Greens MLC Ian Cohen and Ballina councillor Jeff Johnson (far right) with members of the Ballina Croquet Club at their silent protest last week.
Greens MLC Ian Cohen and Ballina councillor Jeff Johnson (far right) with members of the Ballina Croquet Club at their silent protest last week.

Battle is over for croquet club

Despite a peaceful protest, the Ballina Croquet Club has been unsuccessful in being named the lease-holder for the Ballina croquet greens, with the NSW Minister for Lands Tony Kelly determining that the lease remain with the Ballina Bowling and Recreational Club.

The territorial turf war between the croquet Club and the neighbouring bowling club turned nasty, with allegations of “abuse, bullying, lies and broken promises”.

The genteel sport of croquet has been played on the Hampton Park Reserve in Ballina since at least 1936, when the Ballina Croquet Club was formed. But in 1985 (when relations between the bowlers and the croquet players were much more cordial than they are today), the bowling club approached the croquet club about taking over their patch of the park in exchange for a new clubhouse and new croquet lawns. The offer was accepted, but set in motion a series of legal and procedural minefields, which have exploded with increasing frequency over the past few months.

At the heart of the dispute is the question of who has the legal and moral right to the lease of the Crown land on which the greens are situated.

The bowling club says it does because it paid for the clubhouse and the lawns.

But the croquet club says they do because they have been paying council rates on it and the land is designated for the use of “mallet sports”.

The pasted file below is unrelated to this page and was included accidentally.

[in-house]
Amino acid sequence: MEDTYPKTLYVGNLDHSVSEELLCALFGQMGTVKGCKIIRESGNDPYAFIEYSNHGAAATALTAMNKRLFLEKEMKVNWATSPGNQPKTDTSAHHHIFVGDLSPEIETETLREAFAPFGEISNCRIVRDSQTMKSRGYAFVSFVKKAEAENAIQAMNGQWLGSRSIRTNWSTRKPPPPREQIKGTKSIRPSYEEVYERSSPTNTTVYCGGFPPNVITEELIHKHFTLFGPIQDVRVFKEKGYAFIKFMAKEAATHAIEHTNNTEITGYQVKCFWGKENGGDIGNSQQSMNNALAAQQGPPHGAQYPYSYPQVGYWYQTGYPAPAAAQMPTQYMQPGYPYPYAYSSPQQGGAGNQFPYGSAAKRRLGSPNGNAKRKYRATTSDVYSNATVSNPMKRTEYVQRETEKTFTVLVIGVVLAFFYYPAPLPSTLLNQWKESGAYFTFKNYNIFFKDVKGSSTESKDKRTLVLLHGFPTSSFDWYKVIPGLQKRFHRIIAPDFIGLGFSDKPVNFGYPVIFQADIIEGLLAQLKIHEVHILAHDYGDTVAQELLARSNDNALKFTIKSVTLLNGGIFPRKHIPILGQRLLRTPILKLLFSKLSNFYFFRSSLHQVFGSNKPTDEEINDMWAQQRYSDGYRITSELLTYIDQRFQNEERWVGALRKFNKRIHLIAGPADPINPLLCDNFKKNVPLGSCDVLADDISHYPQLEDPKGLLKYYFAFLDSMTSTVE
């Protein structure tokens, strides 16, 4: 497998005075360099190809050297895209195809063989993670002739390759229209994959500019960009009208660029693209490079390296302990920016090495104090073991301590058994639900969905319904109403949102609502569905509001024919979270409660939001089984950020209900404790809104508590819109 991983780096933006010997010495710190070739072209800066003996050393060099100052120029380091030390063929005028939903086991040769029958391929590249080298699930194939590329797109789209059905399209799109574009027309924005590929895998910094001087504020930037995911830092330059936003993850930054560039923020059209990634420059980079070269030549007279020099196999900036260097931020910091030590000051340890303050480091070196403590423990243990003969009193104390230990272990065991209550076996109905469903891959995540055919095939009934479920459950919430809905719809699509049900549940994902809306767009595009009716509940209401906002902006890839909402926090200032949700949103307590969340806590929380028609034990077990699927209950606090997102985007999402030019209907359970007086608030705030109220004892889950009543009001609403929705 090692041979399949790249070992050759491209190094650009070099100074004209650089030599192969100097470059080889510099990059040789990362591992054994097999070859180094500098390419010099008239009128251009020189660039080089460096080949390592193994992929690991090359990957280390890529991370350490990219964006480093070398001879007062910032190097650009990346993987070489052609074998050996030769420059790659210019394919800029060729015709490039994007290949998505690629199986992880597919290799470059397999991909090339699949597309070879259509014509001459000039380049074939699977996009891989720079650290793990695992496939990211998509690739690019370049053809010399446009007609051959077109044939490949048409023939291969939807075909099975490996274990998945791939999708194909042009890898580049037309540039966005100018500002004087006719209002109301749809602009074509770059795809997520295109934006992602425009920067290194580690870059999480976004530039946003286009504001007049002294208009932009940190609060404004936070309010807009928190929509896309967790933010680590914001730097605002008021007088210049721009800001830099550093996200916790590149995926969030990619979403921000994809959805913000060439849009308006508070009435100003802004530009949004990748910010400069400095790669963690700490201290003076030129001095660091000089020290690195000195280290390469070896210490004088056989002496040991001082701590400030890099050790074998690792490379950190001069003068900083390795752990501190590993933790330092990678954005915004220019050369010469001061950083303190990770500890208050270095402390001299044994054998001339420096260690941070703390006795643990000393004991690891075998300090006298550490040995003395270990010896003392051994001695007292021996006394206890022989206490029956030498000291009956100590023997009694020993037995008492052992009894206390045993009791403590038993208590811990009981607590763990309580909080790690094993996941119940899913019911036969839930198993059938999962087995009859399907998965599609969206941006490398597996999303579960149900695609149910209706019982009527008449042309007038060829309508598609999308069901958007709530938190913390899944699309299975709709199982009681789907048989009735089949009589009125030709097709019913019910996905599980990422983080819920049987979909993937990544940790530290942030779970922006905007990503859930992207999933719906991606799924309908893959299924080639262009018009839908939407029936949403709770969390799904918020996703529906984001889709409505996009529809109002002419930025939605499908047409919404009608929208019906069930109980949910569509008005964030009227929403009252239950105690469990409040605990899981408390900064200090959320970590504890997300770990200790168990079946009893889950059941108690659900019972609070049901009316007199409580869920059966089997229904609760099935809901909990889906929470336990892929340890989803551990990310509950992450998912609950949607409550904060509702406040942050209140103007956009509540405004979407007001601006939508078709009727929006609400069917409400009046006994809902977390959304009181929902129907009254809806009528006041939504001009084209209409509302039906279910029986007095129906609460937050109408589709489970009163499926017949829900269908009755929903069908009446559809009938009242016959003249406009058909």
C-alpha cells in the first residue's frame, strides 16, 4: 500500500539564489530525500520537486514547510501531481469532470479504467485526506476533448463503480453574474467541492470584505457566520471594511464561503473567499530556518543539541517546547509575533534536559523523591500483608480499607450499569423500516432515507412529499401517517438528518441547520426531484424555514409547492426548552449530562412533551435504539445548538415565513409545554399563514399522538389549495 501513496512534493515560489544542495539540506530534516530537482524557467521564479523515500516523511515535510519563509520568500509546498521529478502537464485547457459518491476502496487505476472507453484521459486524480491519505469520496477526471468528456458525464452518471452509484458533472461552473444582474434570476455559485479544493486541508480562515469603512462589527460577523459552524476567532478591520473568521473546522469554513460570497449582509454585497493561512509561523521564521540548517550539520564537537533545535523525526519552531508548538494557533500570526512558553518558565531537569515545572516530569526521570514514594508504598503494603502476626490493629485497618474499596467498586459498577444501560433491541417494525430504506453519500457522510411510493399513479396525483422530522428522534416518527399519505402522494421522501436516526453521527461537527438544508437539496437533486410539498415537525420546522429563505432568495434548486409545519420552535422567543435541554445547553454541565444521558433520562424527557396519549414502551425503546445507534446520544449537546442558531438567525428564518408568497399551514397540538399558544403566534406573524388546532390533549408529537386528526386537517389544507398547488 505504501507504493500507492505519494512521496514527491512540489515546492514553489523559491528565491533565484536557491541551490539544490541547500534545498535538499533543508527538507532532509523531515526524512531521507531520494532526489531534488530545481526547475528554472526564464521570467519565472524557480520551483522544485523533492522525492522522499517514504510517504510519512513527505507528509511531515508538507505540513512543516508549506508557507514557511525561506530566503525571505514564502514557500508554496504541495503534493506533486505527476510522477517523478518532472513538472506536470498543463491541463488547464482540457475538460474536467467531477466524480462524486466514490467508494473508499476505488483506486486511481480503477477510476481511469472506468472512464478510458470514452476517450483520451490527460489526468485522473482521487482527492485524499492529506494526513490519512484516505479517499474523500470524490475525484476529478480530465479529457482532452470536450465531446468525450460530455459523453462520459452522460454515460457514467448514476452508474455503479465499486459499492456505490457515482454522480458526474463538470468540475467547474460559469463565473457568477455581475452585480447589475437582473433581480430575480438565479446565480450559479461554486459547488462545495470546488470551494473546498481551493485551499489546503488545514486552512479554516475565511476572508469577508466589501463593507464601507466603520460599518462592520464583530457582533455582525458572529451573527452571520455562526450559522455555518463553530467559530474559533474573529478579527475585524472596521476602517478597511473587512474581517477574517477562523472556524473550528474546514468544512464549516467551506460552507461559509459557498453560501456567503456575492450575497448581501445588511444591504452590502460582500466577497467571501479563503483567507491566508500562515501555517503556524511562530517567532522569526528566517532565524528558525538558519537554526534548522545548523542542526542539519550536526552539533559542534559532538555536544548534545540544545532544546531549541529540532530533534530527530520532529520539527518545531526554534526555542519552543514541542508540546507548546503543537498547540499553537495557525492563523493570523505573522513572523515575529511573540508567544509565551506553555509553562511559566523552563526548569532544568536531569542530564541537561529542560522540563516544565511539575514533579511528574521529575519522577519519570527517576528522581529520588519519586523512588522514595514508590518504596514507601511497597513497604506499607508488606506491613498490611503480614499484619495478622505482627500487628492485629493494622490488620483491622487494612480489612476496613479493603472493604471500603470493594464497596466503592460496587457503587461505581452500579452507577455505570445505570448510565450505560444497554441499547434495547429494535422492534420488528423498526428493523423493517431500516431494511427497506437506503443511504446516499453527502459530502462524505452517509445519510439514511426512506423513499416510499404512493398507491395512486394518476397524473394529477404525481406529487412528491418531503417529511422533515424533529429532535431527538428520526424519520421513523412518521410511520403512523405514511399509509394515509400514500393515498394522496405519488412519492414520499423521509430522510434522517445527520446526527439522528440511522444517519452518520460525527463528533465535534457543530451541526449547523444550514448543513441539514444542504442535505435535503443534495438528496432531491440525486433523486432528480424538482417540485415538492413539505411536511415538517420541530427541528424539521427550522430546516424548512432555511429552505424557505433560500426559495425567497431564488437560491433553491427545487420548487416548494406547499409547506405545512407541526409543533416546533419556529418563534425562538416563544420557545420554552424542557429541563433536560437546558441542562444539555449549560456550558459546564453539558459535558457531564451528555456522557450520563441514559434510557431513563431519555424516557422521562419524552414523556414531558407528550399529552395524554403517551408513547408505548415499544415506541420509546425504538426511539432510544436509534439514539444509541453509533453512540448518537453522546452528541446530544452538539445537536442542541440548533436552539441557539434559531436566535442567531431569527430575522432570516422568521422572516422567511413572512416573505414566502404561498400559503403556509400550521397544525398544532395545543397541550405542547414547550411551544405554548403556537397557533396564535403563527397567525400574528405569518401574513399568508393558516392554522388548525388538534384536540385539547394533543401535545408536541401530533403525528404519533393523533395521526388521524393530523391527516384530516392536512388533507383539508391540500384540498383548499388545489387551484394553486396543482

Recently Ballina Bowling Club started their own croquet club to comply with this requirement.

Minister Kelly said the matter had been reviewed exhaustively.

“Council has determined the current lease arrangements should remain in place and I support that decision,” Mr Kelly said. “I believe the decision is the correct one, as the current five-year lease between Ballina Shire Council and Ballina Bowling and Recreation Club, which the Ballina Croquet Club had previously agreed to, is water-tight.

“It was signed with the prior agreement of the then executive of the Croquet Club and while it is unfortunate it does not now meet with the satisfaction of the new president of the Club, I do not believe there are any grounds to warrant intervention.

“The investigation into this matter has been a costly exercise and has now been completed and I urge both croquet clubs to accept the outcome and move forward.

However president of the Ballina Croquet Club Mary Hughes, who met with Mr Kelly in Sydney, said the club was disappointed with the Minister’s decision and that the executive committee was “concerned by the inaccuracies and errors” in his statement.

“It is true that the lease does not meet with the satisfaction of the current president of the Ballina Croquet Club... The Minister says the investigation into this matter has been a costly exercise and has now been completed. Given the inaccuracies and misleading information it is obvious that the investigation was cursory and relied on misleading sources of information. This appears to be a classic example of the incompetence of the NSW Labor Government.

“It is no wonder that NSW is in such a parlous state when a Minister who has responsibility for a number of portfolios with decision making for billion dollar projects cannot even get the facts right in a relatively simple community facility dispute.”


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